An HPTS Position Paper by
Tobin J. Lehman
IBM Research - Almaden
650 Harry Road (K55/801), San Jose, CA-95120
- HPTS Position Paper -
April 1, 1997
The world of business is growing more frantic and complex; decision time is shorter, the number of factors contributing to most business deals is larger, and the number of information sources is greater. Having the proper information at hand is the single-most important factor in any major business decision. Thus, the key for dealing with today's fast-paced and increasingly complex business world is building and maintaining an understanding of all parts of the business. However, this knowledge is not acquired easily; its acquisition is achieved by locating and managing the proper information. And, unfortunately, the trend for information management has gone from fully accessible centralized data to less accessible distributed data.
Information, the lifeblood of an enterprise, was once the sole responsibility of mainframes. Company data, in the form of rigid tabular, textual information, resided in a closely guarded centralized data center. Data processing applications could be directed to access business information residing in files and database systems in a central computing complex. In a sense, this was the golden age of data processing, as enterprise data would never again be so simple and so easy to manage -- although this may not have been the view of a user, since the tools for accessing data were primitive and clumsy.
The arrival of the client/server model changed the organization of the data from one of a centralized system to one of a distributed system. With that came problems. Although some amount of company data became more accessible to the average worker -- it was no longer guarded by the ``glass house'' guards -- the total collection of company data became less accessible to any one person or company agency because there was less than full connectivity to all of the data. Much of the enterprise data was deposited onto either standalone PCs or PCs in disconnected networks. These were the dark times of information management.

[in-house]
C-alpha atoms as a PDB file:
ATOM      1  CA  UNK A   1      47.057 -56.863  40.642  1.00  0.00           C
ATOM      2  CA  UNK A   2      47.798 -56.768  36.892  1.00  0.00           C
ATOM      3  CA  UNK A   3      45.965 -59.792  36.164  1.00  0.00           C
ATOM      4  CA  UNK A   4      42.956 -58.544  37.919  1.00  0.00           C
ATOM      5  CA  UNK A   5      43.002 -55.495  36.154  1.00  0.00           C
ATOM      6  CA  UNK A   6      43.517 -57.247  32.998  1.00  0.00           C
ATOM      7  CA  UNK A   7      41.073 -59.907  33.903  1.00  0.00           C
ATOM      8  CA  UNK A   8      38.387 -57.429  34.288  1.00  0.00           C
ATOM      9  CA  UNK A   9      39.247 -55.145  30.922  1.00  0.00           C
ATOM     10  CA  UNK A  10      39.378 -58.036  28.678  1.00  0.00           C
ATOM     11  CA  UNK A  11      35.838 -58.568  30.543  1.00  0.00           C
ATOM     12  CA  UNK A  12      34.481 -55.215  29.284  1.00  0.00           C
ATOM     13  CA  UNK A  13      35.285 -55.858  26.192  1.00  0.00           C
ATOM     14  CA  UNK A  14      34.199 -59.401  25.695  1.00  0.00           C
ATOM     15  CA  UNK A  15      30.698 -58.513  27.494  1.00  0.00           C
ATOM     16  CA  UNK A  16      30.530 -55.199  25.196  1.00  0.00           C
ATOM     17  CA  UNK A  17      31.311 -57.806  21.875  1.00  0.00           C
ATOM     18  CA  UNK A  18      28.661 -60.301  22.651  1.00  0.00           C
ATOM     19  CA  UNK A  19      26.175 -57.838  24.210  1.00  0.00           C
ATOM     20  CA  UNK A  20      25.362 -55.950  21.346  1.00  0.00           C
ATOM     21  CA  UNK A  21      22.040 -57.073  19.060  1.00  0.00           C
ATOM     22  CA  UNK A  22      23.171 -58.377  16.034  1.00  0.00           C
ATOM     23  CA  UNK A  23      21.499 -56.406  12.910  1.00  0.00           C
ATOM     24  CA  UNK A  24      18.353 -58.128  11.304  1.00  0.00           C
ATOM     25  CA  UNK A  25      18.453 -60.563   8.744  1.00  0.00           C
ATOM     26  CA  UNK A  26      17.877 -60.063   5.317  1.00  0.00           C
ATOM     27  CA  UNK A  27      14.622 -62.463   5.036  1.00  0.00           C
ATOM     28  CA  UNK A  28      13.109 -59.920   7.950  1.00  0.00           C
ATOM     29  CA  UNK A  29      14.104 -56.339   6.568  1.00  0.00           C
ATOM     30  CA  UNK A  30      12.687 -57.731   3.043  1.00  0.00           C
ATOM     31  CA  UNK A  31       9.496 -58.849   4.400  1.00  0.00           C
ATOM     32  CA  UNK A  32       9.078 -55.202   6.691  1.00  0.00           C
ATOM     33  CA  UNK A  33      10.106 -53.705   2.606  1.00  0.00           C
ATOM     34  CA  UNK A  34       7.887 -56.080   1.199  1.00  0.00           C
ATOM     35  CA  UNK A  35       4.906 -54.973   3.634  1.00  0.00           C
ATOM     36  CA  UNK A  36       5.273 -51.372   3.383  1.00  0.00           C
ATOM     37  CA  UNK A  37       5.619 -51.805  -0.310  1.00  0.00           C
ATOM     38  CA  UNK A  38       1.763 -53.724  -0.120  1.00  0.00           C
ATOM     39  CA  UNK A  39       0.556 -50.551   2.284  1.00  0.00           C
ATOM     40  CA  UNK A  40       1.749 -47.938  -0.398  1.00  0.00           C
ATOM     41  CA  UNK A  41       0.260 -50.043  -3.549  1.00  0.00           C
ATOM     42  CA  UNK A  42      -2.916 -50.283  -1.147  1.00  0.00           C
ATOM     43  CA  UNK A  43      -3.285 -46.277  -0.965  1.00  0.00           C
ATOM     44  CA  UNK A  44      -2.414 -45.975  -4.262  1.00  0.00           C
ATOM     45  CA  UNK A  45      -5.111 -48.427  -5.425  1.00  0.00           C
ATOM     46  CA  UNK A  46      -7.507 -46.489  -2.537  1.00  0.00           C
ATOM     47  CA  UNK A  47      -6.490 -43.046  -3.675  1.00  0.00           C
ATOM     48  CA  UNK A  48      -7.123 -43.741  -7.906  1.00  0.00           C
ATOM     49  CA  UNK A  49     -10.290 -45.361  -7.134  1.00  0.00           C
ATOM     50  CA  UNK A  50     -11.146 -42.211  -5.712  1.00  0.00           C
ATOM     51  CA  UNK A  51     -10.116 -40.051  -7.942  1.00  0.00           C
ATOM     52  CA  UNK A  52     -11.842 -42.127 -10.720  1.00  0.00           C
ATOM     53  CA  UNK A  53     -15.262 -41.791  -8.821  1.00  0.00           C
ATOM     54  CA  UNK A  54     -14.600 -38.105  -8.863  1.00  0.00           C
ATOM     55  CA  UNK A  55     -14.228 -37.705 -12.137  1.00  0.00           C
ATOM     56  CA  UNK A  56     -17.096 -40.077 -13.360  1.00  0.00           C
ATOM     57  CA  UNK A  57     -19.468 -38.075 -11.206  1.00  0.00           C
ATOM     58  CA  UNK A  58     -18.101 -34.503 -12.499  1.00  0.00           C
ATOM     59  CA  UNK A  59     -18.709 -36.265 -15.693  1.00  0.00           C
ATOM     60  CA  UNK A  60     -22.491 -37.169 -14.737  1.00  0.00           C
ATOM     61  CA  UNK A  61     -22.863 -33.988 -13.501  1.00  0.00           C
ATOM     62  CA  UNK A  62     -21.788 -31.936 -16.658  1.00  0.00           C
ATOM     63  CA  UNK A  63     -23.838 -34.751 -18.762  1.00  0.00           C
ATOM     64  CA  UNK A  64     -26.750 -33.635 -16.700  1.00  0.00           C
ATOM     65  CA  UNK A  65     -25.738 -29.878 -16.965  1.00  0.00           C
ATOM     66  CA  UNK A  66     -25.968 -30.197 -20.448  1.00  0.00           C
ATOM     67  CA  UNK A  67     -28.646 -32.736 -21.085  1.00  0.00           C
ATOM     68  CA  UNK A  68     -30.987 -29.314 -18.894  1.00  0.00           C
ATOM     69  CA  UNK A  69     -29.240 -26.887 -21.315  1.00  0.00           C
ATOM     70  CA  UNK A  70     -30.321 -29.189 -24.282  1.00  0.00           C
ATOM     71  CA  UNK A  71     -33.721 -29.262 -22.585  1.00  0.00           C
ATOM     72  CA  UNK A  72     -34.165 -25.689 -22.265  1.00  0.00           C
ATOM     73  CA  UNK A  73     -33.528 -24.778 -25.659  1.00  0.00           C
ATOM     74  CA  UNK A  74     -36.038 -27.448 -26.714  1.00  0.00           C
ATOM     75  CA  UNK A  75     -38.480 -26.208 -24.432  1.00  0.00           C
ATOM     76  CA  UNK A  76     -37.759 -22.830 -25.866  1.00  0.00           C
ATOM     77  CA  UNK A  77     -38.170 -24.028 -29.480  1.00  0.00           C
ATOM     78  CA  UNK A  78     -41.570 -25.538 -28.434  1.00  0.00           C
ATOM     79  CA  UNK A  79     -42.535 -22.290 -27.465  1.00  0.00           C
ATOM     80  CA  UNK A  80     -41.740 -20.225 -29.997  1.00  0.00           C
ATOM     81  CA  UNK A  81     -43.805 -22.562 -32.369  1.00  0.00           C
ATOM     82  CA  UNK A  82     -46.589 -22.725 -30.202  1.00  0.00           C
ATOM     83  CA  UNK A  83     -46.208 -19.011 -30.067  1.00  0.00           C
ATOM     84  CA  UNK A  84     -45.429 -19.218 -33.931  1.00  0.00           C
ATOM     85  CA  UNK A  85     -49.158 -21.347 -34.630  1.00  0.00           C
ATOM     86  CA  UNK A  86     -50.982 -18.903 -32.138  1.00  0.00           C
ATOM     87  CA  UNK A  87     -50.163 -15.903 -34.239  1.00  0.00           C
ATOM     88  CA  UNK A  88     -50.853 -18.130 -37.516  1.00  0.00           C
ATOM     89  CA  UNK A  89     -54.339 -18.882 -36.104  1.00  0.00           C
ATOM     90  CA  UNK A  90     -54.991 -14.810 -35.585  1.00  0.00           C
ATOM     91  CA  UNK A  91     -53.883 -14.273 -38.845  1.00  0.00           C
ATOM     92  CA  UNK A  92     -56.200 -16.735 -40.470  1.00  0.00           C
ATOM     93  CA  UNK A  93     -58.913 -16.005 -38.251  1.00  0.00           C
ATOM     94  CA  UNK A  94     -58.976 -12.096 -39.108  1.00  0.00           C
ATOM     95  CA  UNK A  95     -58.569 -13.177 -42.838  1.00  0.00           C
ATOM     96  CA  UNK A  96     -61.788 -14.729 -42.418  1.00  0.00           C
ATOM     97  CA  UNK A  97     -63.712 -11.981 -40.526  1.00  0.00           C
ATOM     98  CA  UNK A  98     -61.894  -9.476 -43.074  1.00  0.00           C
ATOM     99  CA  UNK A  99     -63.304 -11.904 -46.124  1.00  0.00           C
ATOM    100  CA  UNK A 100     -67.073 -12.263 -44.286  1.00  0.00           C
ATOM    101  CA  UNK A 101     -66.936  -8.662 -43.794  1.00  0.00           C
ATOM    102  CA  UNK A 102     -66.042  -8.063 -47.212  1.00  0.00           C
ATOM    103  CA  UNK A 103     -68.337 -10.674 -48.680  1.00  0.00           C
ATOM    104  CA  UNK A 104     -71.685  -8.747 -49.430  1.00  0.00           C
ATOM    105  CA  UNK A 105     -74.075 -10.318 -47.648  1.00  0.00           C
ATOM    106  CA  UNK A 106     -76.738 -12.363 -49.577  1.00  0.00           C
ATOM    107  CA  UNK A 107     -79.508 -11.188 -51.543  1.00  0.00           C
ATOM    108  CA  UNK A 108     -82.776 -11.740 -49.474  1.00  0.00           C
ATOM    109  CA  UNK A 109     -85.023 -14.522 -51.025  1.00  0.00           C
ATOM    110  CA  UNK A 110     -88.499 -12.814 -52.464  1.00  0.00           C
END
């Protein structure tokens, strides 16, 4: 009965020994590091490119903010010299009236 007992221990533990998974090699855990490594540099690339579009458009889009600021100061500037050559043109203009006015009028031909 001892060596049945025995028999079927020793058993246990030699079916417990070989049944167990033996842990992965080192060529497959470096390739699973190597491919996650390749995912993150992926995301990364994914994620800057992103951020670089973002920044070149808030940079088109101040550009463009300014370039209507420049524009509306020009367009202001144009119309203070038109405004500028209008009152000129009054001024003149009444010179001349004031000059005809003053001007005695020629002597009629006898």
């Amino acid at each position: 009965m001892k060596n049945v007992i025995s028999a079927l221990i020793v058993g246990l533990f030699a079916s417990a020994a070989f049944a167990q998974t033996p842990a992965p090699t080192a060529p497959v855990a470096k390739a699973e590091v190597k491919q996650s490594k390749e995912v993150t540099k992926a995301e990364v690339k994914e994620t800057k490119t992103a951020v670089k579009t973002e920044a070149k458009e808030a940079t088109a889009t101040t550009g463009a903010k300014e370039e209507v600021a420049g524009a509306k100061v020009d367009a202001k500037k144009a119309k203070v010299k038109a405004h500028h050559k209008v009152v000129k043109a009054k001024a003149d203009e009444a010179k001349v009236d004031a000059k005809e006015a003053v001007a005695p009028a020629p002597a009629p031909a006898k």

In the last few years we have witnessed the new age of connectivity to information. Extra-nets have allowed individuals access to data both around their intranets and around the world. And, the semi connected world of client server is evolving into the fully connected world of the peer to peer model. Coincident with this connectivity is a new emergent technology, which brings an entirely new family of computing devices into the connected world. The old model of three tiers of computing (tier 3 is mainframes, tier 2 is servers, and tier 1 is desktop machines) is getting a new tier -- tier 0. Tier 0 represents those devices that are more lighter/smaller/mobile than traditional desktop machines, such as PDAs and smart cell phones.
We are on the brink of a new era in computing. The cost of an embedded computer (single chip computers comprising CPU, RAM, I/O ports and wireless communication) will soon be low enough ($10 range) to embed in most major (and some minor) home, automotive and business appliances. In addition, computing devices (PDAs) [USR Pilot, Apple Newton] and mobile devices (pagers, phones) [Nokia, Motorola] will merge, adopting features from each other to create a family of wireless computing products. A Nokia phone (the 9000 communicator) [Nokia 9000], for example, already supports most features of a PDA. Similarly, the popular USR Palm Pilot (PDA) [USR Pilot] has numerous wireless modem options already. One could expect that a future model of the Pilot will have pager and telephony capabilities.